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The Cross Timbers: Botany, History, and Current Issues

Rice, Stanley A. [1], Gibson, J. Phil [2], Schrader, James [3], Graves, William [3].

The Oklahoma seaside alder (Alnus maritima ssp. oklahomensis): a unique subspecies, and what it means for the human development of water resources.

The seaside alder (Alnus maritima) consists of three small disjunct populations on the Delmarva Peninsula, in Georgia, and in Oklahoma. Morphological and genetic studies suggest that these populations constitute three distinct subspecies that are remnants of a previously widespread species. All three populations consist of individuals that persist as clumps which do not grow well in shaded conditions. Preservation of existing clumps is therefore essential to the conservation of this species. The Oklahoma subspecies is one of the few plant taxa that are found only in the Cross Timbers forest. All individuals of this subspecies depend upon the Arbuckle-Simpson Aquifer. Because this subspecies requires continuous moisture during the summer heat of Oklahoma, development of water resources that may reduce the water supply of the Aquifer might cause the extinction of this subspecies.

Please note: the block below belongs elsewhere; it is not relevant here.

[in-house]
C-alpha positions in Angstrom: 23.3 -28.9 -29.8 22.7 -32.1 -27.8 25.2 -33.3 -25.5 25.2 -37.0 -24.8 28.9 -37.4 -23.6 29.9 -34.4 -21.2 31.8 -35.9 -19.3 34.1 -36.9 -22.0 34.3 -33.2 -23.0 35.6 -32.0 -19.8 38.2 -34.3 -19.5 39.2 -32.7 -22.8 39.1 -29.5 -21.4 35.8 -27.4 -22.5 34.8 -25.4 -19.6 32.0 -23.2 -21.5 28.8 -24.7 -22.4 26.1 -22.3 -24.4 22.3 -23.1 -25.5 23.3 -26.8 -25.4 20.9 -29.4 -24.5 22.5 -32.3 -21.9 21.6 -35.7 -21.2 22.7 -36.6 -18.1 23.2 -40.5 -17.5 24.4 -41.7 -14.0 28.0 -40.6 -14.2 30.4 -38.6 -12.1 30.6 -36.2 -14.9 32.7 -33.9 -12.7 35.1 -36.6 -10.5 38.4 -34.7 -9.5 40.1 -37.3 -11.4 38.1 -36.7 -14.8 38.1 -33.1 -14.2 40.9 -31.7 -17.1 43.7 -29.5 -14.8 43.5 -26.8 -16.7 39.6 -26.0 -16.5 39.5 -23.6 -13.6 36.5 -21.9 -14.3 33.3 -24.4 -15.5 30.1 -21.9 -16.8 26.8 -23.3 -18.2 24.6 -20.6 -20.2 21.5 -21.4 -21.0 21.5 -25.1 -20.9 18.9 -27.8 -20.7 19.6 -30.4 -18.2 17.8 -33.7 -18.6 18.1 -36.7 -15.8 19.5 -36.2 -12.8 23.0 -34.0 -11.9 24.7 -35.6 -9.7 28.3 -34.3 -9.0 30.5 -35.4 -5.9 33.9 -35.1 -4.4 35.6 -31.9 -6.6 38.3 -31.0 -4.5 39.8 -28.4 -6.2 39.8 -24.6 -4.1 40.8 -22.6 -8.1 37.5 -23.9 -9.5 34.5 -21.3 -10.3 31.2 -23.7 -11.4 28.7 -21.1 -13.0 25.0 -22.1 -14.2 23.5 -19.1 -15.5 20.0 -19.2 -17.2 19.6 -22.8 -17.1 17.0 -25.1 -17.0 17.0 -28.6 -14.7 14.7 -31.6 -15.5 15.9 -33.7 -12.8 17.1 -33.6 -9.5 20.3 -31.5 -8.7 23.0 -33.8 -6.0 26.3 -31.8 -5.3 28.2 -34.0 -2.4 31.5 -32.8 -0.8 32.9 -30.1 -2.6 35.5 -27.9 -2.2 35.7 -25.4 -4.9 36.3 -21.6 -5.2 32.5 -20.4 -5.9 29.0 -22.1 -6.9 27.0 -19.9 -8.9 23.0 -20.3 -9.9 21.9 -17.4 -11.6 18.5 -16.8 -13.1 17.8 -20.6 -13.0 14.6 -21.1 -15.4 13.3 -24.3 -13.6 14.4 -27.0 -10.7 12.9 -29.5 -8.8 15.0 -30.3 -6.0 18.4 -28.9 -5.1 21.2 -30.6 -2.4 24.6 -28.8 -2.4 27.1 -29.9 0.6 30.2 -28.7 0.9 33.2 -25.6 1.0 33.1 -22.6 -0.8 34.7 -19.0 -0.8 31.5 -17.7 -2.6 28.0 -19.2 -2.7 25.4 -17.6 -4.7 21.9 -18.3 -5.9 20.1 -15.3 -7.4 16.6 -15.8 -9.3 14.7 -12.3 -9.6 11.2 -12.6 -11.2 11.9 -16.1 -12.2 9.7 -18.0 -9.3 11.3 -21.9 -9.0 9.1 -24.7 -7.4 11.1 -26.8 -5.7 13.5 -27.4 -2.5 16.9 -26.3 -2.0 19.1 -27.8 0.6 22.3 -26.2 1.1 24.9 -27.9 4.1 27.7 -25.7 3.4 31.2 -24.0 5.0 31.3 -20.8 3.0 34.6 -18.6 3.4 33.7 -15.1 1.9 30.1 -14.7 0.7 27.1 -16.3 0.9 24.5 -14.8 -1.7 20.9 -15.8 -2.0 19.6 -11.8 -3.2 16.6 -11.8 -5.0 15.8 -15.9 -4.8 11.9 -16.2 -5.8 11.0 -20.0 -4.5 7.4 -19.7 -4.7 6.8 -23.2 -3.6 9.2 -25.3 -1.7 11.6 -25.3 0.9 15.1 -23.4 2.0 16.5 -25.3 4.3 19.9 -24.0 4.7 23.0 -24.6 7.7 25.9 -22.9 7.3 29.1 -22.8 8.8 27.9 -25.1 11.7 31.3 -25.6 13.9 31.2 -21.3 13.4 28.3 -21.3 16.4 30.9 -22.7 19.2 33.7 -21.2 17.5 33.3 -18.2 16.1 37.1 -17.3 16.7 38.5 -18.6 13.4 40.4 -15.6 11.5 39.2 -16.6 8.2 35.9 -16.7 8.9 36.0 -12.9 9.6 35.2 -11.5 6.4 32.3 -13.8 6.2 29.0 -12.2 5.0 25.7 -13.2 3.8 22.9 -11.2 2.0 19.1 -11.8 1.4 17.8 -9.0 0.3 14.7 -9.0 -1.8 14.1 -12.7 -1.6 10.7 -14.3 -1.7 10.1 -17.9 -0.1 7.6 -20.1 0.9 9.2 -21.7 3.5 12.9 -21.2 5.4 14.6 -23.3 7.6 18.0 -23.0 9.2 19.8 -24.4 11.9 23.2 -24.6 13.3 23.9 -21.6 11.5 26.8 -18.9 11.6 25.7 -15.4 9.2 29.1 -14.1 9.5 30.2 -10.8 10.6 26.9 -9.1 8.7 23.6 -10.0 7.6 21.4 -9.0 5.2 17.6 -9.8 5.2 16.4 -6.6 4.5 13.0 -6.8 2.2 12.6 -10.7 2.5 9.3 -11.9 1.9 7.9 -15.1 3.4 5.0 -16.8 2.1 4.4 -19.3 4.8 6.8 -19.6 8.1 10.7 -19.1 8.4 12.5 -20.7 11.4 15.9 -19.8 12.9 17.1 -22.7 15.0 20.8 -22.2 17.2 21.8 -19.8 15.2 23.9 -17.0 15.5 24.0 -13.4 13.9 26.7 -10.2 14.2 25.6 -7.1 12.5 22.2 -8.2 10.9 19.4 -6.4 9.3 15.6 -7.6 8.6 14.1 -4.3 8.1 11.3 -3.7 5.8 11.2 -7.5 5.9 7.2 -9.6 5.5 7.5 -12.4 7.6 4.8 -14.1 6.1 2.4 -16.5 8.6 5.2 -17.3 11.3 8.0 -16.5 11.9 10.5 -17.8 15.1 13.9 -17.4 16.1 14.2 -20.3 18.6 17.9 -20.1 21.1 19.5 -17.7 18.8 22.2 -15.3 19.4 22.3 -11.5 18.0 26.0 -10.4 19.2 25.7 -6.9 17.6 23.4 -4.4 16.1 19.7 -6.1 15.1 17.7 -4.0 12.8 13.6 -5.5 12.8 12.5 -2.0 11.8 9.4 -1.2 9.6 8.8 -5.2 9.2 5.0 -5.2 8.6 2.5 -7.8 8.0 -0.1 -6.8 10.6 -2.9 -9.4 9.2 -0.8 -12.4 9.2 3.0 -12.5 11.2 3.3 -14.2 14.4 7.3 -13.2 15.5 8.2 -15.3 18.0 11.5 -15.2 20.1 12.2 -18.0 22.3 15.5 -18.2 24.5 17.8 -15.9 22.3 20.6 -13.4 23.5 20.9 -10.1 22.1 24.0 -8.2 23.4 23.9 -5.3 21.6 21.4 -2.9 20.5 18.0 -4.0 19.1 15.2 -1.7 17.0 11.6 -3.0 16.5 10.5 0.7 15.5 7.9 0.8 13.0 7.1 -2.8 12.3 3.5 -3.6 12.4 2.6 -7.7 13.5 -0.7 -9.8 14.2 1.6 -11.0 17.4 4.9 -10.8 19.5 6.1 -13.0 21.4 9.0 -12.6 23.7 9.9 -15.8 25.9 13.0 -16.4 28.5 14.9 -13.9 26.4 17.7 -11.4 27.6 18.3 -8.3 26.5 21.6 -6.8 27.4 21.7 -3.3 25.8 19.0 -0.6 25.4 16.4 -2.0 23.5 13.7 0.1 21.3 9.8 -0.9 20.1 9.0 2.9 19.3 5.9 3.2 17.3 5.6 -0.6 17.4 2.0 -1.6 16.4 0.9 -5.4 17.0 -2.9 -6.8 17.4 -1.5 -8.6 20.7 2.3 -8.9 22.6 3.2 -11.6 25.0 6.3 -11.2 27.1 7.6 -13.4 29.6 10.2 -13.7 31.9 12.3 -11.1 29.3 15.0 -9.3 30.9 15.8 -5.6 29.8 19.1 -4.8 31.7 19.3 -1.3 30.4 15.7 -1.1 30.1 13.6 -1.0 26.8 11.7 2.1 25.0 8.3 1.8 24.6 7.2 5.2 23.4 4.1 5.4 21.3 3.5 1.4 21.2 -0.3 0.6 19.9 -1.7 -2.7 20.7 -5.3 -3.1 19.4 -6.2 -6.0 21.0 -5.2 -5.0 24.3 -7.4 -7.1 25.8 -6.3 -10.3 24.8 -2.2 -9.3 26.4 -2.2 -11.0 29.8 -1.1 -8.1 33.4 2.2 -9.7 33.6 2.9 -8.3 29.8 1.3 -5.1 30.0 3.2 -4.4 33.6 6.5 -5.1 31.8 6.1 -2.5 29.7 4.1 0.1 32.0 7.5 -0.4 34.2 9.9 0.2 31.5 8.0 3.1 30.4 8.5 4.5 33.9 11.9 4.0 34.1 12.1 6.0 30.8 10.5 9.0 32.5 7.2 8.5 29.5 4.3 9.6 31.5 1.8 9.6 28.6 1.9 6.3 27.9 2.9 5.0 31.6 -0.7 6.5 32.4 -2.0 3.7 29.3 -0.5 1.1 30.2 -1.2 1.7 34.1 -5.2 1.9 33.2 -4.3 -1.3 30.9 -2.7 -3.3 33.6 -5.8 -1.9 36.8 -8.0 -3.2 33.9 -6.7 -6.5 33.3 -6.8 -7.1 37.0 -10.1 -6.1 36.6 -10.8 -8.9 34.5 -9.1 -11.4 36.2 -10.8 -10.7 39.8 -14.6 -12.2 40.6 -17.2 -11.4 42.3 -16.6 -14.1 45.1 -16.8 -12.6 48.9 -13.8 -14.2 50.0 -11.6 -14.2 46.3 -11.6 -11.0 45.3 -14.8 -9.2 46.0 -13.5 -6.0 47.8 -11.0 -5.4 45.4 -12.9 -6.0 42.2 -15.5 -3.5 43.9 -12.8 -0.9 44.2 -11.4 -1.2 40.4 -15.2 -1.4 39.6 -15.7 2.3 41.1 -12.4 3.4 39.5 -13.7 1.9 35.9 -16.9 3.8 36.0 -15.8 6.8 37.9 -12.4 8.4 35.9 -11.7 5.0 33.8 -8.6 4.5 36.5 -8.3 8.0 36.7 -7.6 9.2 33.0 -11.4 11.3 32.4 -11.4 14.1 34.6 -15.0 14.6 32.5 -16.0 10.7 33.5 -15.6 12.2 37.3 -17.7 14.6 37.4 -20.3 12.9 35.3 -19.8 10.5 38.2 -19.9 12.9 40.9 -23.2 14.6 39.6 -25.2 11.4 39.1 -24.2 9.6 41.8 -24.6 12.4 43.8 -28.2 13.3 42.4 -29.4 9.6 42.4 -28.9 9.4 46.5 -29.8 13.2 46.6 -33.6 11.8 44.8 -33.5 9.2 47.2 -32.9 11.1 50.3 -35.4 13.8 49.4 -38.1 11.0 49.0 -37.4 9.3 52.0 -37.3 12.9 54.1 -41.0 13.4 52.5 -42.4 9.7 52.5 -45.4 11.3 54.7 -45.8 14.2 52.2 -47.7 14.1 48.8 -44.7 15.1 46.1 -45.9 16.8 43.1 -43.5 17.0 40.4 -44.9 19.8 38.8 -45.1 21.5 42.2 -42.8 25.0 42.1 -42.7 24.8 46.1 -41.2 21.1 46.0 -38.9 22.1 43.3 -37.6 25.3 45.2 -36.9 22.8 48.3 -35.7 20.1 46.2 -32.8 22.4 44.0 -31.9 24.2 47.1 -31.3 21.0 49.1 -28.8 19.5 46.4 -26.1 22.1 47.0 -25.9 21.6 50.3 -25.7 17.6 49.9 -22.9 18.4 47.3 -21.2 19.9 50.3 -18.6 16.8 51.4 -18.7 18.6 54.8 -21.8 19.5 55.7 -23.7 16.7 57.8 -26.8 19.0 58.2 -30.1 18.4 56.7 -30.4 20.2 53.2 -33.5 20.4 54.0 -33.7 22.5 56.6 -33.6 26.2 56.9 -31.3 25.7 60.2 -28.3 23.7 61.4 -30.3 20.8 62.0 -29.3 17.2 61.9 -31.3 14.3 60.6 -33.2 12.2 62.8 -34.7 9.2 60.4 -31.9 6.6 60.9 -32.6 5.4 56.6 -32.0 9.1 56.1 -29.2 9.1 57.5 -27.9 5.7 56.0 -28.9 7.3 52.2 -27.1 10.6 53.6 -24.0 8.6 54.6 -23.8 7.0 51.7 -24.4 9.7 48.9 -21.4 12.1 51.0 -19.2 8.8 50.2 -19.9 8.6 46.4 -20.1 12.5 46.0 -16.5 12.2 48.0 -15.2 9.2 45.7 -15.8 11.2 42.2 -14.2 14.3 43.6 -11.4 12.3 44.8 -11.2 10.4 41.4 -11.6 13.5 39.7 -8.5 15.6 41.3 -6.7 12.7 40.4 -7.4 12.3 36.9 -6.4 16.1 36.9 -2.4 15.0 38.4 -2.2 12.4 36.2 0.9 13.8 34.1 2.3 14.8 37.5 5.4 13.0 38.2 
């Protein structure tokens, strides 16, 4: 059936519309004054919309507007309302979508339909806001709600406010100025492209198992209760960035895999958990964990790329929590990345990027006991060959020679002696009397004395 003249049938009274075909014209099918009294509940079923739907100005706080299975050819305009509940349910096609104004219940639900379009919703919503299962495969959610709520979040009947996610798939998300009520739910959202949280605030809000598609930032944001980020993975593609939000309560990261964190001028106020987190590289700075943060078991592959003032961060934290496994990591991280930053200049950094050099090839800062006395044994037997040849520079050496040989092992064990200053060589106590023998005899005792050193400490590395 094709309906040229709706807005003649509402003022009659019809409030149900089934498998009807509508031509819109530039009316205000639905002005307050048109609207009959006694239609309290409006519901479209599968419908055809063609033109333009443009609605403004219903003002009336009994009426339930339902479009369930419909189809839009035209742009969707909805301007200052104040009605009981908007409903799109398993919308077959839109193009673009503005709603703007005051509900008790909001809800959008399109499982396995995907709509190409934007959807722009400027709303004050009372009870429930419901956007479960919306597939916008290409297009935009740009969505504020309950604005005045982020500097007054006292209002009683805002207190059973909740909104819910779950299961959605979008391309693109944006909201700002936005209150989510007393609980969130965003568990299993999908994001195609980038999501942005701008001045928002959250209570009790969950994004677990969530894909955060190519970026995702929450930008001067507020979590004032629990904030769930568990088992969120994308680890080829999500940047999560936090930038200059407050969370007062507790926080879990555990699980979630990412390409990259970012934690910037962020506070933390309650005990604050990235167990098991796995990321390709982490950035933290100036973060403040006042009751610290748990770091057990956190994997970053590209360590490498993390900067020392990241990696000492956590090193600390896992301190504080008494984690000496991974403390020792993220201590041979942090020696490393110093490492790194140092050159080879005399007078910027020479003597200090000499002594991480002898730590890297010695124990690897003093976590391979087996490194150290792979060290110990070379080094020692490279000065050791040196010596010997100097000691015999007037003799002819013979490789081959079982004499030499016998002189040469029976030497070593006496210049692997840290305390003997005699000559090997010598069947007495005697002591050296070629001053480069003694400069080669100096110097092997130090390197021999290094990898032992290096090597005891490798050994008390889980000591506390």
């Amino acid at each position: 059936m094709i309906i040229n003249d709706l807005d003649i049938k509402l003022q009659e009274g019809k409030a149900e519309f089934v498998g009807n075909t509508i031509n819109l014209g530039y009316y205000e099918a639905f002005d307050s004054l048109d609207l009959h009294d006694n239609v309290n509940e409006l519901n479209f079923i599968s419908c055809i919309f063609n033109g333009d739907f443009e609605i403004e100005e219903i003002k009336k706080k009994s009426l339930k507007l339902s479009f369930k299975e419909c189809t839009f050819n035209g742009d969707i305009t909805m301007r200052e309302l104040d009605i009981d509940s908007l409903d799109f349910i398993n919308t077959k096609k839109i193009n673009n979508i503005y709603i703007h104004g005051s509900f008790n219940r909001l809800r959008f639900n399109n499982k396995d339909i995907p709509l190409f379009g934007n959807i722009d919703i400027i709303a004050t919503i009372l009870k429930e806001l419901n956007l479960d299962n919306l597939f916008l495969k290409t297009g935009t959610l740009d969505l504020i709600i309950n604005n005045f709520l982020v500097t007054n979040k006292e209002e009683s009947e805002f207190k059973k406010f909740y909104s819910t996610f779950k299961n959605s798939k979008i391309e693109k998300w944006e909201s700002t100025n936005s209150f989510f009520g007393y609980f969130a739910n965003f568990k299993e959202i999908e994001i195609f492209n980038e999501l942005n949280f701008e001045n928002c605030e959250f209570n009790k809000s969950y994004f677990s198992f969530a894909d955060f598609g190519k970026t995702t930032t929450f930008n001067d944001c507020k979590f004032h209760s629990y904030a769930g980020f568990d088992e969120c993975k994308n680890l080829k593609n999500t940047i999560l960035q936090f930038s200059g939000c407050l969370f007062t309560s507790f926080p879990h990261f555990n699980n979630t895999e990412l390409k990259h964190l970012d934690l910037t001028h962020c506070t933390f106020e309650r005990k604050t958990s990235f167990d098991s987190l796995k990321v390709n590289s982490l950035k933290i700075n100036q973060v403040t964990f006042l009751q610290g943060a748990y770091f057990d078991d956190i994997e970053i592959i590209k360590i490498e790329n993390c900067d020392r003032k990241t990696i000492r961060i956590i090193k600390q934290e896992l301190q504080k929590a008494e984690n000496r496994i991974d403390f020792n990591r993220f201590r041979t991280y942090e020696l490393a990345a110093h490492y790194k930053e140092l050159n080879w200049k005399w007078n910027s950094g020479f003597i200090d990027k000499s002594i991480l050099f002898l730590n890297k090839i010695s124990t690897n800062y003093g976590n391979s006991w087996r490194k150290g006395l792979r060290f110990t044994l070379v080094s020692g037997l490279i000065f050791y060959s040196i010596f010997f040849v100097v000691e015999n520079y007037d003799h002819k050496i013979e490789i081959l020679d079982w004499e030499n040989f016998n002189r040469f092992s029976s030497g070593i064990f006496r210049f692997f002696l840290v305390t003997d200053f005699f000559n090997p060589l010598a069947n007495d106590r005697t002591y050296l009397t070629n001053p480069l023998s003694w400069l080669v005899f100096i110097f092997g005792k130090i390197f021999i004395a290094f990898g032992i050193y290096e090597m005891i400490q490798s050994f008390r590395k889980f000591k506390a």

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1 - Southeastern Oklahoma State University, Biological Sciences, Box 4027, Durant, Oklahoma, 74701, USA
2 - Agnes Scott College, Biological Sciences, 141 E. College Ave., Decatur, Georgia, 30030
3 - Iowa State University, Horticulture, Horticulture Building, Ames, Iowa, 50011, USA

Alnus maritima ssp. oklahomensis
Cross Timbers forest
endemic species
water resources

Presentation Type: Symposium or Colloquium Presentation
Session: 23-9
Location: Salon J - Austin Grand Ballroom/Hilton
Date: Tuesday, August 16th, 2005
Time: 11:45 AM
Abstract ID:40

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